In Los Angeles where I lived, ClassPass offers a decent selection of gyms and studios to attend. Generally though, most of the class offerings are geared toward cardio and flexibility. If you enjoy yoga, spinning, pilates, and cardio barre, you’ll love what ClassPass has to offer. Unfortunately, there are not a lot geared towards strength training. There are some CrossFit gyms, but they appear to be a rare breed on ClassPass. Plus, while it may appear there are a reasonable number of gyms and studios offered in your city, you have to ask yourself how far you’re willing to travel out of your neighborhood to attend these other facilities when you factor in time and traffic constraints. This proved to be a big hurdle for me in trying to attend classes at any CrossFit gyms, for example.

Expect Crowded Workout Classes

One of the most voiced complaints about ClassPass from members and non-members alike are more crowded classes. The classes I attended were completely full. Of course, the value proposition for studio owners to participate in ClassPass in the first place is to enroll more people in their classes, so it would make sense that the classes would be crowded. But, if you’re not a fan of crowded fitness classes, ClassPass may not be for you.

At more popular gyms and studios, you may find it hard to even book the classes you want. Class sizes are capped and there are only a handful of openings dedicated to ClassPass members. In some cities, avid members make sure they’re available on Sundays at noon when class schedules for the next week are released because popular classes fill up almost immediately. If you’re not as committed or not sure of your schedule for the week, you won’t be able to register for these classes.

Expect To Workout At Peak Times

One of the benefits of having a flexible schedule like I have is you can plan your workouts around avoiding peak times. Unfortunately, most gyms and studios only offer classes during peak times — in the morning before people head to work and in the evening after work. So with ClassPass, you won’t find many classes offered in the middle of the day. Personally, I found it hard to adjust my routine. The timing of the classes also prevented me from being able to venture to a CrossFit gym because there were none offered on ClassPass in my neighborhood and I didn’t want to spend an hour braving rush hour traffic in Los Angeles just to go to the gym.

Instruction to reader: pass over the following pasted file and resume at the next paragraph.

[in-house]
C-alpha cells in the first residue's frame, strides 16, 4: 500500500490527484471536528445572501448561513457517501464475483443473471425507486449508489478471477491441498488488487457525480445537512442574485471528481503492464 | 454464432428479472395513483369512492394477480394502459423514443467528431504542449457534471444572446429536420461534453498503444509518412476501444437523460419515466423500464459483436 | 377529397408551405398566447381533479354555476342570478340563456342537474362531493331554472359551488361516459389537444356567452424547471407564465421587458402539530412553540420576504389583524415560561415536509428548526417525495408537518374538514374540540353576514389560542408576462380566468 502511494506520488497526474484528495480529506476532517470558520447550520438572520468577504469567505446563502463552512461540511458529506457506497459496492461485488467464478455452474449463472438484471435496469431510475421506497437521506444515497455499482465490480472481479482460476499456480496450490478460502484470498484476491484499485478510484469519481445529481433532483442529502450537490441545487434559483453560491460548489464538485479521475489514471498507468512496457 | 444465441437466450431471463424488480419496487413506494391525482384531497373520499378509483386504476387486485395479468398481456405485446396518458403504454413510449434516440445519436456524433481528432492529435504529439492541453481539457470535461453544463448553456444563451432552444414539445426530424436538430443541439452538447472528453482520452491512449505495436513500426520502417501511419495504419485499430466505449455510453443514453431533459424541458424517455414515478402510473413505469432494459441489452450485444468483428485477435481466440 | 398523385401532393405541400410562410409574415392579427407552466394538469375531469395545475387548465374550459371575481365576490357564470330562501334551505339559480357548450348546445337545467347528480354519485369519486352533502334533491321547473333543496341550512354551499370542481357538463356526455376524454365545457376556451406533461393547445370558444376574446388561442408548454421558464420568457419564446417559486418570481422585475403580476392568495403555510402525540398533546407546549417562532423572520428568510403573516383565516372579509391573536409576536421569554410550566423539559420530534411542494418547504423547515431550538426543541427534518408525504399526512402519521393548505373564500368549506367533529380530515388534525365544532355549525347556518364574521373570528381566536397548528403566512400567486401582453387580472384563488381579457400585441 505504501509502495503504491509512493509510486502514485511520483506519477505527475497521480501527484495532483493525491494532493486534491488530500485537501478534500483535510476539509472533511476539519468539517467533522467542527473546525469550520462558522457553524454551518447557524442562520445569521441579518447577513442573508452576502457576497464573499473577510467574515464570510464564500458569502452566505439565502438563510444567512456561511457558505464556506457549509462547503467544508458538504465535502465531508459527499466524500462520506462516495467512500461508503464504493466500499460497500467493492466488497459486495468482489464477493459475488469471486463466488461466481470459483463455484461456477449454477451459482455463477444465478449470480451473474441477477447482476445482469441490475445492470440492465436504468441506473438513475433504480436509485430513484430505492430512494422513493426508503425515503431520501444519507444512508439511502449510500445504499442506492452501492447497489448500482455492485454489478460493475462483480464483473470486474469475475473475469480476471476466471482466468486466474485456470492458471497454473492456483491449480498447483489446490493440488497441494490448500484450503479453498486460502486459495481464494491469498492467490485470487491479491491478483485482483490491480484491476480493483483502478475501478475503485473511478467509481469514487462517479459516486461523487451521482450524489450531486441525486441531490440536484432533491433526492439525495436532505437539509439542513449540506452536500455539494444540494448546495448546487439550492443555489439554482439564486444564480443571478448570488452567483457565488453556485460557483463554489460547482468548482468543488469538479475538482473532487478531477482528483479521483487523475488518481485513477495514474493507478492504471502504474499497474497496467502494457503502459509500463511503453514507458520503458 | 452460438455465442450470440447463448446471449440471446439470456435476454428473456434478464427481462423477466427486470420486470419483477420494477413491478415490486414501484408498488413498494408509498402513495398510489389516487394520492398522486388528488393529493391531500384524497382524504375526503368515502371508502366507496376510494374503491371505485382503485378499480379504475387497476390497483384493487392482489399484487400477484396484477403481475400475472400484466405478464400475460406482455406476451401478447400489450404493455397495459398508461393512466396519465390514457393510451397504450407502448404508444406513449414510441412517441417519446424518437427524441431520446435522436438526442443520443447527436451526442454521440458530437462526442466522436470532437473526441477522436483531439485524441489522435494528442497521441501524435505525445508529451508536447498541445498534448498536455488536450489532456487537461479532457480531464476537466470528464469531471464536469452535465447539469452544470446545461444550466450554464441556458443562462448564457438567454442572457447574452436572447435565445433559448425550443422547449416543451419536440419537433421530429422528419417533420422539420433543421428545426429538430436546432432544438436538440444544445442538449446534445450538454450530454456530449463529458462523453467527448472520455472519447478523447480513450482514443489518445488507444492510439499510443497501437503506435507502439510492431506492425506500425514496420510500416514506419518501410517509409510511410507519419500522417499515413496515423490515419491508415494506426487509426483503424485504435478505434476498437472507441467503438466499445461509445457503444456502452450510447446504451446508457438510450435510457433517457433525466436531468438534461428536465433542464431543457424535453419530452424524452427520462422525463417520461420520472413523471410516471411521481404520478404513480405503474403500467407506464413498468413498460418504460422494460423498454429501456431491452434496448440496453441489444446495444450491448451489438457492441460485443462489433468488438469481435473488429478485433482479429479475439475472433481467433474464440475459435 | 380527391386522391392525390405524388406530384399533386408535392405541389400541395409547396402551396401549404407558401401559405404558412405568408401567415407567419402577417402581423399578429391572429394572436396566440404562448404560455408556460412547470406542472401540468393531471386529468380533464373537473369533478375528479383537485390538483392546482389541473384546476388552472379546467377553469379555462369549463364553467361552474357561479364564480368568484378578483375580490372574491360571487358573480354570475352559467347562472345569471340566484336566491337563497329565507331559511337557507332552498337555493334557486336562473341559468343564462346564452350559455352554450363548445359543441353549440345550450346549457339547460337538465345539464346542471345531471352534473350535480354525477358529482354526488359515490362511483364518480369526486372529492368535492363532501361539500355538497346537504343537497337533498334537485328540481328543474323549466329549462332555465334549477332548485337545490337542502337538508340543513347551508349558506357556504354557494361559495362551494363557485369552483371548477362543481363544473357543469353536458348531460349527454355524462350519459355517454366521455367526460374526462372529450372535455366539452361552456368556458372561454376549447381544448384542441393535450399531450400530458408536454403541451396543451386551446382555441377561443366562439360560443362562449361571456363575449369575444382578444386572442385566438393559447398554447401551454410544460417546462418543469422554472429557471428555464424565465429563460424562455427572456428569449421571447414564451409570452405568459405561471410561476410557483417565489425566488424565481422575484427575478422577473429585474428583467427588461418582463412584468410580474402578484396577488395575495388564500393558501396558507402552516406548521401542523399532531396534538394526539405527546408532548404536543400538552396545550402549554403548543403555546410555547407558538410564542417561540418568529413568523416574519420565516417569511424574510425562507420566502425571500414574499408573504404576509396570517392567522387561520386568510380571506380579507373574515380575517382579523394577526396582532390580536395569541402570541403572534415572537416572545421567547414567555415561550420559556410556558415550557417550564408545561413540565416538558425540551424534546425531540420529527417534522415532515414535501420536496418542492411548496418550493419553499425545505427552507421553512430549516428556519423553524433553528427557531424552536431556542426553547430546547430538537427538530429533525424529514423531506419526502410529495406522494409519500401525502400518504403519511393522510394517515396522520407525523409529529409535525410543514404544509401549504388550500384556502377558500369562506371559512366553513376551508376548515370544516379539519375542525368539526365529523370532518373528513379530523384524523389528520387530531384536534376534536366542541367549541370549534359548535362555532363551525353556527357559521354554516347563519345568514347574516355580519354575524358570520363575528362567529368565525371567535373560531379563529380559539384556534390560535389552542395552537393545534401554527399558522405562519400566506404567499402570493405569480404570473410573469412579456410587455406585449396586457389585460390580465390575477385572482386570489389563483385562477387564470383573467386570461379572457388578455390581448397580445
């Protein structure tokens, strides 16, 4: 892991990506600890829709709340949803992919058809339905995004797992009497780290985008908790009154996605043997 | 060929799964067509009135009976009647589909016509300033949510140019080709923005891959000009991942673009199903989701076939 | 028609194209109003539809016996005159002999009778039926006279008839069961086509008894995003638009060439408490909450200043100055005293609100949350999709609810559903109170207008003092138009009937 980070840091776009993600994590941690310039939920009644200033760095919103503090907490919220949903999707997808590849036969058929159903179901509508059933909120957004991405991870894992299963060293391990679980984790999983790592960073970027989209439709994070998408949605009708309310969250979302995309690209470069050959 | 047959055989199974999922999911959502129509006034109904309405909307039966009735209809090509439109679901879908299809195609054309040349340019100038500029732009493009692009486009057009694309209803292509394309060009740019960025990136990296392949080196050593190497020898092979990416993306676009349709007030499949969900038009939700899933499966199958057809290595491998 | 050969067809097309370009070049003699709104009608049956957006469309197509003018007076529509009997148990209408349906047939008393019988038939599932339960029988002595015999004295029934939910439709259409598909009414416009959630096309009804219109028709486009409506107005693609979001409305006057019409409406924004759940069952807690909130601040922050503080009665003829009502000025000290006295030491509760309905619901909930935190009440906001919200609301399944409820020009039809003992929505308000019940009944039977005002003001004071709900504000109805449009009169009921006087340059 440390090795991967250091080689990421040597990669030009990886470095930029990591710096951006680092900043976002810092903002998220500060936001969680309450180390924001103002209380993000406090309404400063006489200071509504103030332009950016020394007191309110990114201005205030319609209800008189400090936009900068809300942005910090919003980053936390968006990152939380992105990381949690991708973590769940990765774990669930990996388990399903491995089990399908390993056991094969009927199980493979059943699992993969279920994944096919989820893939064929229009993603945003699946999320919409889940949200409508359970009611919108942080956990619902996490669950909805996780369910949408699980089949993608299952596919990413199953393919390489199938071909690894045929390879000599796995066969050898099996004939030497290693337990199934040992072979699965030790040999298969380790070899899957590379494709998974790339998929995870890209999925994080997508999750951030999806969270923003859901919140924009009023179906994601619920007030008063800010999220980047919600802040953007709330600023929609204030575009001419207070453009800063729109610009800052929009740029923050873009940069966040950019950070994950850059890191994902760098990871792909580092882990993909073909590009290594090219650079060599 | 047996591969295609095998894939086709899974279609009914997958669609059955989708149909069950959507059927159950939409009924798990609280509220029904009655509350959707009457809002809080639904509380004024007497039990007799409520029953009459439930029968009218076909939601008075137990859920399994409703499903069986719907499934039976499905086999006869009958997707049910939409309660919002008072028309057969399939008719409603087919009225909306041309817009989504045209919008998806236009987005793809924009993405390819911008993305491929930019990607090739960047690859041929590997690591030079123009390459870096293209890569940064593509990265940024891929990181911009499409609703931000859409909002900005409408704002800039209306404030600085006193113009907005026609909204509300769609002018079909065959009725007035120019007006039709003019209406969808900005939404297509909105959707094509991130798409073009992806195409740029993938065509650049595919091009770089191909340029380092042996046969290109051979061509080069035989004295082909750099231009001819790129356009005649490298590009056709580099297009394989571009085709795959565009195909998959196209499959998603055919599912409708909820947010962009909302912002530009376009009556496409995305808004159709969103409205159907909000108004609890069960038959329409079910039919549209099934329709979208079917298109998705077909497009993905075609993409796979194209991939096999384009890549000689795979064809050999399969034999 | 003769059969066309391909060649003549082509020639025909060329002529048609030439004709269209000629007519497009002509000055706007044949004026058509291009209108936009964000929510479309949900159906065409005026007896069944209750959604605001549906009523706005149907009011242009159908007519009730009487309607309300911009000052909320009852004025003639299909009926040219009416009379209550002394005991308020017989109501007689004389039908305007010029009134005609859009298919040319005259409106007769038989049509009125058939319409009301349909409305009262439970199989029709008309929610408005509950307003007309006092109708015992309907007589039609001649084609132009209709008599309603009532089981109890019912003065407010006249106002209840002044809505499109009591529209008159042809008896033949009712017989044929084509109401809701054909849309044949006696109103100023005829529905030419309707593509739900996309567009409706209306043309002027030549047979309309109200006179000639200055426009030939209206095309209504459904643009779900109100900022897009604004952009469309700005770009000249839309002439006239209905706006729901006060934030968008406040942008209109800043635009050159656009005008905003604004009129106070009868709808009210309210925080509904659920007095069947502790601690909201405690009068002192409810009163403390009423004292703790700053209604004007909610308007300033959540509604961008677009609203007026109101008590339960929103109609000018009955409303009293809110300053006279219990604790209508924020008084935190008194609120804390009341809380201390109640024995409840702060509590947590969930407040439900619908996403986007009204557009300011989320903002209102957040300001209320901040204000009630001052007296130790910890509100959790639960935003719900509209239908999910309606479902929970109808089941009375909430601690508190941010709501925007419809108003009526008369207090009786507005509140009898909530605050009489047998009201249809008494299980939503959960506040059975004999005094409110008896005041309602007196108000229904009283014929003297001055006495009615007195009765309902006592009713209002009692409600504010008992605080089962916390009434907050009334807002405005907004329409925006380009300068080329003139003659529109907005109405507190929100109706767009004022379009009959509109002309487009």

ClassPass Disappoints With Fees

Newsflash: people hate to pay fees for services they don’t use.

Some ClassPass users have expressed disappointment with the class cancellation policy. Since introducing the new membership types, the ClassPass cancellation policy has changed slightly too. ClassPass now has different cancellation policies based upon the type of membership you have. Here’s a breakdown, although you should look for the most current policy on their website:

Basic: You’re not penalized if you cancel the class more than 12 hours before the class time. If you cancel within 12 hours of the class, you’re not charged a fee but the class will still count as one of the 5 classes you’re allotted. If you forget to cancel all together, you lose the class and you’re charged a $5 fee.

Core: You’re not penalized if you cancel the class more than 12 hours before the class time. If you cancel within 12 hours of the class, you’re charged a $15 fee and the class will count as one of your visits to that gym or studio, but you won’t lose one of the 10 classes you’re allotted. If you forget to cancel, you’re charged a $20 fee and the class will count as one of your visits to that gym or studio.